[T]he natural way to read that is we look at 77p, the whole thing, and we see what’s the “except” that’s provided [there]. We don’t look to an ancillary definitional provision that all it does is define a term. We look for a rule that might be in conflict, that could be taken to be in conflict, with the jurisdictional provision. … So, … it just seems as though your interpretation does a very odd thing textually when you read “except as provided” in Section 77p to say let’s look to a definition in that section.
Katyal tried repeatedly to justify his reading, but Kagan closed the discussion by commenting: “[I]f your reading were right, Mr. Katyal, it would be written something like: ‘Except with respect to [covered] class actions as defined in’ – not ‘as provided by’ – ‘as defined in 77p(f)(2)’ – not just ‘77p.’”
Justice Sonia Sotomayor shared Kagan’s doubts about Katyal’s reading. For her, the point of departure was “the presumption, and one that exists when there’s an ambiguity, that says we presume in favor of concurrent jurisdiction.” Given the apparent ambiguity of the statute, she contended that Katyal was calling for “a fairly extreme result … taking a very strong presumption, turning it on its head, and saying we’re ousting state courts o[f] jurisdiction o[ver] securities actions that have nothing to do with federal law.”
Sotomayor appeared particularly exercised by the application of Katyal’s reading to bar state-law actions even if they weren’t pre-empted by the Securities Act, asking:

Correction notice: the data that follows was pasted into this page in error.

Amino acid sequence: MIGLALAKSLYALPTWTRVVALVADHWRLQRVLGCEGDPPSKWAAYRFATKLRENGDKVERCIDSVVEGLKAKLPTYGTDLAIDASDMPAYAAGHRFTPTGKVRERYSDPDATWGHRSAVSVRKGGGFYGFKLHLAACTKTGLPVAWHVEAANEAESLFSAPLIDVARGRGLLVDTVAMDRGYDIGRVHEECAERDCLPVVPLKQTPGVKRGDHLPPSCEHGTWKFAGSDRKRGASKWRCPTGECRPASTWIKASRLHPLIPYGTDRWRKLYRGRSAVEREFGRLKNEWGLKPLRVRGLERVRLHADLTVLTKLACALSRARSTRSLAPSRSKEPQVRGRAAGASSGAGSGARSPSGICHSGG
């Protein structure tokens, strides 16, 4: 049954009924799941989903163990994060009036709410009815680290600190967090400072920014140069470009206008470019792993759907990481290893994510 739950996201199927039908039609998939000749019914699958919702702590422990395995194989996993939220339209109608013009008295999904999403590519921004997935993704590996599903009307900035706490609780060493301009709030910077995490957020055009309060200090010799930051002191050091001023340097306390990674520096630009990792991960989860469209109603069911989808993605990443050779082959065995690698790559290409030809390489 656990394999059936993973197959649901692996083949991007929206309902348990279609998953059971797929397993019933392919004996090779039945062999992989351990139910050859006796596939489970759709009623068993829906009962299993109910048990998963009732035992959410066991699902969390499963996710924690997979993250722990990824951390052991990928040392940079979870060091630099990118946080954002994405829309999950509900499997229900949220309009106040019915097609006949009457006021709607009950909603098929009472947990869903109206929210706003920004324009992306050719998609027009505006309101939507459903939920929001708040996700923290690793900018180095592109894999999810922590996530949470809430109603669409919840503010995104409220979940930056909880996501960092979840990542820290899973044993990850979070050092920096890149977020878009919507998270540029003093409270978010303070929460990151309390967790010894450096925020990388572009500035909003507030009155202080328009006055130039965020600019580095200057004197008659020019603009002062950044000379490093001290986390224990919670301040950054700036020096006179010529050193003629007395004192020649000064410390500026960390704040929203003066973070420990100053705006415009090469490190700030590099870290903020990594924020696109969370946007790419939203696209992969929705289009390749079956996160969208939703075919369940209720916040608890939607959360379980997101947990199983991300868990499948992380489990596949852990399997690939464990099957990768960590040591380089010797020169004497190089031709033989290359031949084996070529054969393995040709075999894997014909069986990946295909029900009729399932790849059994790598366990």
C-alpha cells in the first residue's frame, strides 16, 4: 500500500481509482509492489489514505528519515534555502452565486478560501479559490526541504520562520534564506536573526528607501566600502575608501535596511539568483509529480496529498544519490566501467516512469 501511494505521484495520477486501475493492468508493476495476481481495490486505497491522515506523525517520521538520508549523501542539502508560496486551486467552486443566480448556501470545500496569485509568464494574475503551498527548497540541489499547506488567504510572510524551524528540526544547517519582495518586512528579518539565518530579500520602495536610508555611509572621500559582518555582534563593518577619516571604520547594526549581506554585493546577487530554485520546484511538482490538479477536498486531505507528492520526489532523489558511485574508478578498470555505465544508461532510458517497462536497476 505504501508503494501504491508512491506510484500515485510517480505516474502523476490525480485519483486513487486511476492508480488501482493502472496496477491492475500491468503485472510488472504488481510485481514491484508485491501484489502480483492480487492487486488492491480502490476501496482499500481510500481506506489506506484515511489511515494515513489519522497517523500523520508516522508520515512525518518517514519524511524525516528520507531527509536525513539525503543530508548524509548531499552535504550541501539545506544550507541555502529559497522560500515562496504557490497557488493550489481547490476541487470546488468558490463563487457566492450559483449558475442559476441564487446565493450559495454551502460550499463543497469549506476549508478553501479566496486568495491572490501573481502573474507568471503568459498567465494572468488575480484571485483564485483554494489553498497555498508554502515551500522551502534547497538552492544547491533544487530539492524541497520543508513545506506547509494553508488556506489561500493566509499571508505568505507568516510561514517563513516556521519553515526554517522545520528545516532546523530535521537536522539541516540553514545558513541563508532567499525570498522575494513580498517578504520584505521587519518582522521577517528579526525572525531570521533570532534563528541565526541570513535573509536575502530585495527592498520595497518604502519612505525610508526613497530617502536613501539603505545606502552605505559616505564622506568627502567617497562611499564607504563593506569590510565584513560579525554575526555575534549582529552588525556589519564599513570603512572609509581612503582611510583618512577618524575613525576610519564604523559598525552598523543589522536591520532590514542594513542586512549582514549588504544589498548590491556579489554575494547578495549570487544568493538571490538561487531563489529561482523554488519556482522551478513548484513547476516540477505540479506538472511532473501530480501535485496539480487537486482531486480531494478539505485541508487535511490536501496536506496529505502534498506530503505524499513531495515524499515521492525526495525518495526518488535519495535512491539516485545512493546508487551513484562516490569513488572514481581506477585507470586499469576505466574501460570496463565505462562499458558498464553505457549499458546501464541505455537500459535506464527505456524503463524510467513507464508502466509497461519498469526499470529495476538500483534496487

In what other situation where we do not have a federal law that preempts a state law, have we ever permitted the federal government to tell the states that they can’t adjudicate a case under their own law?
You can pass a federal law that says this federal law precludes these actions. But if you don’t have one that says that, … how can you order the state court not to adjudicate a claim that is not precluded, … that is expressly not [pre]cluded?
Things didn’t go much more smoothly for Allon Kedem, arguing on behalf of the government for the view that Congress intended to permit removal of all actions to federal court. Justice Samuel Alito for one found that reading untenable:
Do you really think that whoever wrote this removal provision thought about all this stuff that you’re telling us now? … If they set out to do what you say this does, and they decided this is the way we’re going to do it, I think it’s so far from reality that it really strains credulity.
Kedem did, however, have the distinction of receiving a sympathetic comment. Justice Stephen Breyer posited a drafter “given a task … to do two things … to … get rid of these state actions [and] to remove the federal act cases into federal court.” For him, “this is the language that does it.” But Breyer immediately qualified his comment by suggesting that the removal result for which Kedem argued was so eccentric that “I would expect there would be a report and in this report there would be an explanation such as you gave me of the [text]. And my guess is there is no such report.” Kedem had to concede, as Alito suggested, that there is nothing in the legislative record to suggest that Congress had intended the removal reading that the government posited. Moreover, because the case in fact was not removed from state court, several justices (most notably Ginsburg and Justice Anthony Kennedy) seemed to think that the court could not properly consider Kedem’s reading in this case even if the justices did find it plausible.